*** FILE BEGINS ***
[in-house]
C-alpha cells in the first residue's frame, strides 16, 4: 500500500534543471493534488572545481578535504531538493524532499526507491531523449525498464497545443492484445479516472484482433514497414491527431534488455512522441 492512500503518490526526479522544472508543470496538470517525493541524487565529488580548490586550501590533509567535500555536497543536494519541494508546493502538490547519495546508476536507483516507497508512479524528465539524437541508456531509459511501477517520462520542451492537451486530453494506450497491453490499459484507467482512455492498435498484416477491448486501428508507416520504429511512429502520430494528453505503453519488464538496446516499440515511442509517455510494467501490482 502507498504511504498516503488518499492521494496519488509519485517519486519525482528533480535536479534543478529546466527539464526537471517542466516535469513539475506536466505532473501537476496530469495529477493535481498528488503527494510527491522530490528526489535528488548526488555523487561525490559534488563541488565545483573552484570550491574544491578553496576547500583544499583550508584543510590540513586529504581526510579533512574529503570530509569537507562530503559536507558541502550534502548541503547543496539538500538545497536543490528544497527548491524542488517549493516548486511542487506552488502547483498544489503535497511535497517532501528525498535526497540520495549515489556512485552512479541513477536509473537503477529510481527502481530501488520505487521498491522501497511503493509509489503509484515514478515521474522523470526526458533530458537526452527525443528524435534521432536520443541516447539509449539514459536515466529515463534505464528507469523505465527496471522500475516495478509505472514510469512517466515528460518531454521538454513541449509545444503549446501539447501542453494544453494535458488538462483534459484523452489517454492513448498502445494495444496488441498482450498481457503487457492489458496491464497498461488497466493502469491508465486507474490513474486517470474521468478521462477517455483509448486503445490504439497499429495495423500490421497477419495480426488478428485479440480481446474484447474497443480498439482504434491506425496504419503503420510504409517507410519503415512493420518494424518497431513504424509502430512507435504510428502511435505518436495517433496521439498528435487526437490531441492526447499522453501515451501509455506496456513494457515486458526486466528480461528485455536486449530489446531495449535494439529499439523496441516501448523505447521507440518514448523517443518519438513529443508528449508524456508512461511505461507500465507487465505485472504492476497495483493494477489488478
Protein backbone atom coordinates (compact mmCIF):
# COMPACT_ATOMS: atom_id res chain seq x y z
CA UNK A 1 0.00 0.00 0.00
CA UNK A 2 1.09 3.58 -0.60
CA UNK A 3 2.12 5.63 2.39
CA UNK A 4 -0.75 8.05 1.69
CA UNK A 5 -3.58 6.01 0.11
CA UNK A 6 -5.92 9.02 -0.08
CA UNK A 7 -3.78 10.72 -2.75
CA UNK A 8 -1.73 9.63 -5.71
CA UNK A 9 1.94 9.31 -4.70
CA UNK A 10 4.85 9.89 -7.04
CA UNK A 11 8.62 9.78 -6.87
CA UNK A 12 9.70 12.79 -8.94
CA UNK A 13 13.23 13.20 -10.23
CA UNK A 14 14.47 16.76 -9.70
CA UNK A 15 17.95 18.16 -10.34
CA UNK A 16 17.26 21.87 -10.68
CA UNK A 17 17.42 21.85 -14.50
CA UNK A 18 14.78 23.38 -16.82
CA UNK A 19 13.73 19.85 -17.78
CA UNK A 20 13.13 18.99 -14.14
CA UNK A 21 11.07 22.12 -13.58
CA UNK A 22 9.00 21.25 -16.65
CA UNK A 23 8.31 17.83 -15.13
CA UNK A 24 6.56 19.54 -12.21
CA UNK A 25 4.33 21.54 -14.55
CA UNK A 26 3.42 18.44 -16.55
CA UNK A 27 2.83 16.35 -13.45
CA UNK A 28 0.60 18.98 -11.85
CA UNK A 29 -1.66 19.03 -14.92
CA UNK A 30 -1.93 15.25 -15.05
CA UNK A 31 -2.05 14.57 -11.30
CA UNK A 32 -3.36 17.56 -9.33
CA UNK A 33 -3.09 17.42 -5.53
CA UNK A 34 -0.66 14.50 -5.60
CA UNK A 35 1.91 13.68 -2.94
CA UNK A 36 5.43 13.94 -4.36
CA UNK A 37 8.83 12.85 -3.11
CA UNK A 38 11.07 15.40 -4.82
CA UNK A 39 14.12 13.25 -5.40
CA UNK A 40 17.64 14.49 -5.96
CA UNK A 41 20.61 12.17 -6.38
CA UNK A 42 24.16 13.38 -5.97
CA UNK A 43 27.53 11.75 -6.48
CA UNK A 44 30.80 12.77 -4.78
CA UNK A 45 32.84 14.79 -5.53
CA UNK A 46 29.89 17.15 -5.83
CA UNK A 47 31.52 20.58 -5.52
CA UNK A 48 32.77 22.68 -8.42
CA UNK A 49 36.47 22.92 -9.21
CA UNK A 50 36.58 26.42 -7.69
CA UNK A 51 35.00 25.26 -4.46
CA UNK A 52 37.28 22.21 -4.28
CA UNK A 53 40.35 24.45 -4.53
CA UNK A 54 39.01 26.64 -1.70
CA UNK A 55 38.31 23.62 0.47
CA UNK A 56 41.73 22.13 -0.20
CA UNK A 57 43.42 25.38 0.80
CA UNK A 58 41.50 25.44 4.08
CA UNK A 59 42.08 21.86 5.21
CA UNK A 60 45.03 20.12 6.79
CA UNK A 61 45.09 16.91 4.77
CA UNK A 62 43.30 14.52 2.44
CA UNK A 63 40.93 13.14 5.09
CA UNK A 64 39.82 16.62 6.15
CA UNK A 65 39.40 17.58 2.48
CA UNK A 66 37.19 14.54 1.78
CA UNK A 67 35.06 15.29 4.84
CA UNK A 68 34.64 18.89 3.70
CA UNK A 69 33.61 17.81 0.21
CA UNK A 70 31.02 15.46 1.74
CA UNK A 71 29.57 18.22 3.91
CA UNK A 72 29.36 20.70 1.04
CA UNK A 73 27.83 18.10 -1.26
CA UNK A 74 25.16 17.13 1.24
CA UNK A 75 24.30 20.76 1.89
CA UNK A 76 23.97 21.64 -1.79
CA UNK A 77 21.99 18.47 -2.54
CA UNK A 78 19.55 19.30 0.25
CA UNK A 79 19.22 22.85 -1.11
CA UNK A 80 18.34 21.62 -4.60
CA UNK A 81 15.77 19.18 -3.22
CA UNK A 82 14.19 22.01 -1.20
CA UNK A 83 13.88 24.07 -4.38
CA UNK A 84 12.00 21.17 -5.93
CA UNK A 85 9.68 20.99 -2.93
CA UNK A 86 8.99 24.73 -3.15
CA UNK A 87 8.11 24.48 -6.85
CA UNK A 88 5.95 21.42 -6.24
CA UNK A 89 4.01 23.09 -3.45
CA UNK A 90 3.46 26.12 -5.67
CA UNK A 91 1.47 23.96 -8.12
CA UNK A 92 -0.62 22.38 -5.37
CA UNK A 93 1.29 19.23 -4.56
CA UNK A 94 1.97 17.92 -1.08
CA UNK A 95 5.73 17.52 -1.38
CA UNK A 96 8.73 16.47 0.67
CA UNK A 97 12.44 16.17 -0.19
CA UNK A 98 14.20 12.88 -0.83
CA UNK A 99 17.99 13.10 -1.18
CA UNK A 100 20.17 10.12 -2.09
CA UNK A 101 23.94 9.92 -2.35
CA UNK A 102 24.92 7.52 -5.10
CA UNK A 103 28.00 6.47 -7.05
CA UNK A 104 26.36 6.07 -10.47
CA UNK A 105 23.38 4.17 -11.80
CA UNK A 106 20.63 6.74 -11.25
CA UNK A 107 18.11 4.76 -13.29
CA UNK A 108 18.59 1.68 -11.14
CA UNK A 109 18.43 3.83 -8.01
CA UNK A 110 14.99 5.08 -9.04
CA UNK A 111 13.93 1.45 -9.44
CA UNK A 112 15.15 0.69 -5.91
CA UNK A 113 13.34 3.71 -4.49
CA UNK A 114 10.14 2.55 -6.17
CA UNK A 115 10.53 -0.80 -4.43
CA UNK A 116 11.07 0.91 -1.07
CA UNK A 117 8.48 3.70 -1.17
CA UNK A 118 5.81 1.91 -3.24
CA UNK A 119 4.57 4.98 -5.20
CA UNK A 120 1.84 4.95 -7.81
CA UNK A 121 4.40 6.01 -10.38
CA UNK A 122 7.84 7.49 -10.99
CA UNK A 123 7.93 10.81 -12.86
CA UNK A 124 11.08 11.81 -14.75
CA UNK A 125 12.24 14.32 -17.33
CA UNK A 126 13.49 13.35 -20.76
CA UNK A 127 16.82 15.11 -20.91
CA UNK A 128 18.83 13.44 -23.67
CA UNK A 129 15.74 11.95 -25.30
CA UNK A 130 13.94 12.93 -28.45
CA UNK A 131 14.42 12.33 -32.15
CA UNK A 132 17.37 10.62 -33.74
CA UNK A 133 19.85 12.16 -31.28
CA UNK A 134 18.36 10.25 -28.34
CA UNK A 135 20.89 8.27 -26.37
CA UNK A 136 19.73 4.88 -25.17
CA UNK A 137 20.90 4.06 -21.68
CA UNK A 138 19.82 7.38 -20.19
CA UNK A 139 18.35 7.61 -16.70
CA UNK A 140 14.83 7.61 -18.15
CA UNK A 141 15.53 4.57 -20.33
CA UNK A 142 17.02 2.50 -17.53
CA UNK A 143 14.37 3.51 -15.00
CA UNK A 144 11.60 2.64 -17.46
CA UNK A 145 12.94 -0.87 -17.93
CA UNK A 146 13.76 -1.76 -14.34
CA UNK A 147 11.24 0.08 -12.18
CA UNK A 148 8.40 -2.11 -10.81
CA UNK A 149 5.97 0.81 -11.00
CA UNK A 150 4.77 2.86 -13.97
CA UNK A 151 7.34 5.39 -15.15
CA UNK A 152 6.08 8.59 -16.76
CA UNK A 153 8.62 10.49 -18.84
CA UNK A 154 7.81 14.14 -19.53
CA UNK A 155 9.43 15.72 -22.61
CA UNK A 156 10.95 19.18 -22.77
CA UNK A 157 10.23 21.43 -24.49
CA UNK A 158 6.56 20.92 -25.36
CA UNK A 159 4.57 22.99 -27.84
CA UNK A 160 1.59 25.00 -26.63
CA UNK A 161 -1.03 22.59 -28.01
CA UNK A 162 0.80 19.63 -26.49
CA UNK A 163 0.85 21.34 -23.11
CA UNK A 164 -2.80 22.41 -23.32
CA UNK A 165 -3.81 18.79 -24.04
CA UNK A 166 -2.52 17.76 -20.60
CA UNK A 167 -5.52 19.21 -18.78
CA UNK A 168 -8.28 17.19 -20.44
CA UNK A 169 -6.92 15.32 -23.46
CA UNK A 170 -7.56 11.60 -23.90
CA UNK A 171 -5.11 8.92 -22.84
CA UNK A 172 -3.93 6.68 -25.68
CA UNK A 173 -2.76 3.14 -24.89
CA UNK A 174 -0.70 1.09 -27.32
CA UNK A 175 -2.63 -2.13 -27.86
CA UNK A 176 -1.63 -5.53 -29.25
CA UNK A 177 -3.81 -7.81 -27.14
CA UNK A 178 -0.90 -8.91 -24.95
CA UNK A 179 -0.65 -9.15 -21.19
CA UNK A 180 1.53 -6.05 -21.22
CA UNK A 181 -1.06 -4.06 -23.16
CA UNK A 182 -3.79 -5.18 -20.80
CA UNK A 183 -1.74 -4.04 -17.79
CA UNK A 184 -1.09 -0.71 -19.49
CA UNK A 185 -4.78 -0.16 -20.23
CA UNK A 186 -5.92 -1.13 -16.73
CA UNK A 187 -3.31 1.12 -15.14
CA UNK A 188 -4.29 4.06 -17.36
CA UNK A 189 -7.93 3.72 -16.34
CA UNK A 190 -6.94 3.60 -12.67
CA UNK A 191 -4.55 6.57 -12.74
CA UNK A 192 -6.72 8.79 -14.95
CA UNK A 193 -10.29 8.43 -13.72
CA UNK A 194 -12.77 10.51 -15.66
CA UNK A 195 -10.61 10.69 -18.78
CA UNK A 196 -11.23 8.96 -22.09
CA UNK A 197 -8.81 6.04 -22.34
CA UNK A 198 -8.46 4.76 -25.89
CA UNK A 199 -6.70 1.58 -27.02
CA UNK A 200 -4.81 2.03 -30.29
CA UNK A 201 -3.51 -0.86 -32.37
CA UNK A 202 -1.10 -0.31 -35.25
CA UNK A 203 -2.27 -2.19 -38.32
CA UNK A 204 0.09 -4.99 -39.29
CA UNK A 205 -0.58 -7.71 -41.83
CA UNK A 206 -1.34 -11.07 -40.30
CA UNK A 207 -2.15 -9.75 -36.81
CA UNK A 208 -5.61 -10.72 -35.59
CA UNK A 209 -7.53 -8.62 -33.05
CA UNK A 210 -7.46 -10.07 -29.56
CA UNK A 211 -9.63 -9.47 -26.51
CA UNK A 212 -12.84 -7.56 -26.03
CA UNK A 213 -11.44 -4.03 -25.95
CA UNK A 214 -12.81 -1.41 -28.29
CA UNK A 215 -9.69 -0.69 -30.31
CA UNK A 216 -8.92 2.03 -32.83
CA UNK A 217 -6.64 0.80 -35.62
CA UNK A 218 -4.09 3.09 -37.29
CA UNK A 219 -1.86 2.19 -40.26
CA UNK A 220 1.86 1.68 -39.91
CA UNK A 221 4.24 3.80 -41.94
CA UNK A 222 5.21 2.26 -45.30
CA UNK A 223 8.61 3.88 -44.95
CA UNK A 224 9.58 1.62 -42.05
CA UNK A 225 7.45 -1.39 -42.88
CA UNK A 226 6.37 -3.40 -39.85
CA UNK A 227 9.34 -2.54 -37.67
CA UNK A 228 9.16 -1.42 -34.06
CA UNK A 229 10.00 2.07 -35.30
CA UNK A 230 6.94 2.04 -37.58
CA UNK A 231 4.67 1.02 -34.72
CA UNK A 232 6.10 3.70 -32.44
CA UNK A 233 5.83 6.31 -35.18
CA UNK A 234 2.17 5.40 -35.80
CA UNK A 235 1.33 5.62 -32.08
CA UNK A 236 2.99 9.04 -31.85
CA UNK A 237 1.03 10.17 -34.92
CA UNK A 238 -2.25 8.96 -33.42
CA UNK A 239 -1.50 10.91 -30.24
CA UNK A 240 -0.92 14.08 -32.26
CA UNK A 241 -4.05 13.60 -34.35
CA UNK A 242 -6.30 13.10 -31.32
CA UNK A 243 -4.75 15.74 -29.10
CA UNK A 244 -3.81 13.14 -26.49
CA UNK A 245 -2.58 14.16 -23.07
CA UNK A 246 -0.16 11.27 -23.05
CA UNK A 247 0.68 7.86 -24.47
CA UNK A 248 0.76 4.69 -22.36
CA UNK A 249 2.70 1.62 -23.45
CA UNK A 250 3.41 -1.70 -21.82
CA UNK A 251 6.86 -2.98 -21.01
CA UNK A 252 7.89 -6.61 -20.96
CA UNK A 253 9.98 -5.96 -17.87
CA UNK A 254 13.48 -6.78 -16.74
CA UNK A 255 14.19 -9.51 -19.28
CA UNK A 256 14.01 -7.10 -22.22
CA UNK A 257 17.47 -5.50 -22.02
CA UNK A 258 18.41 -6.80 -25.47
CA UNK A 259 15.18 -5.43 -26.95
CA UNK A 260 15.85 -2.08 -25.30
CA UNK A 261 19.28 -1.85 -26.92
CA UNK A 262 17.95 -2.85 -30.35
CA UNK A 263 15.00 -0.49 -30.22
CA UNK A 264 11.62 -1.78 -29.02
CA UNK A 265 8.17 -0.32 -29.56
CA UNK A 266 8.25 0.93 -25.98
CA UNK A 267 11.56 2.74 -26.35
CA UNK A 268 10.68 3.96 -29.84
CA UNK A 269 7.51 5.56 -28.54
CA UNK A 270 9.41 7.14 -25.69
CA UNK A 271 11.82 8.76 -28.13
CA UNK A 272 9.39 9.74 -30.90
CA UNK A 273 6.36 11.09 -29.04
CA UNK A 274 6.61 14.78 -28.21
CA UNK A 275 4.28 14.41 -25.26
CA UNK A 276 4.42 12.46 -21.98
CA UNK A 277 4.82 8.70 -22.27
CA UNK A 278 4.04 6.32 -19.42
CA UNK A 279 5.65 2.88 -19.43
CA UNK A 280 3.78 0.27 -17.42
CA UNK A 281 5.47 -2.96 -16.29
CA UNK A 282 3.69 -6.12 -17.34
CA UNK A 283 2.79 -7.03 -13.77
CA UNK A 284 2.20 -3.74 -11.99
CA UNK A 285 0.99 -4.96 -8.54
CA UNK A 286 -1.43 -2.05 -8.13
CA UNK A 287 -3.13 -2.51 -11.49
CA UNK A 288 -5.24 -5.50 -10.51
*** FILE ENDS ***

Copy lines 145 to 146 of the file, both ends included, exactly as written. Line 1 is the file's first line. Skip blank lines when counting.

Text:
CA UNK A 141 15.53 4.57 -20.33
CA UNK A 142 17.02 2.50 -17.53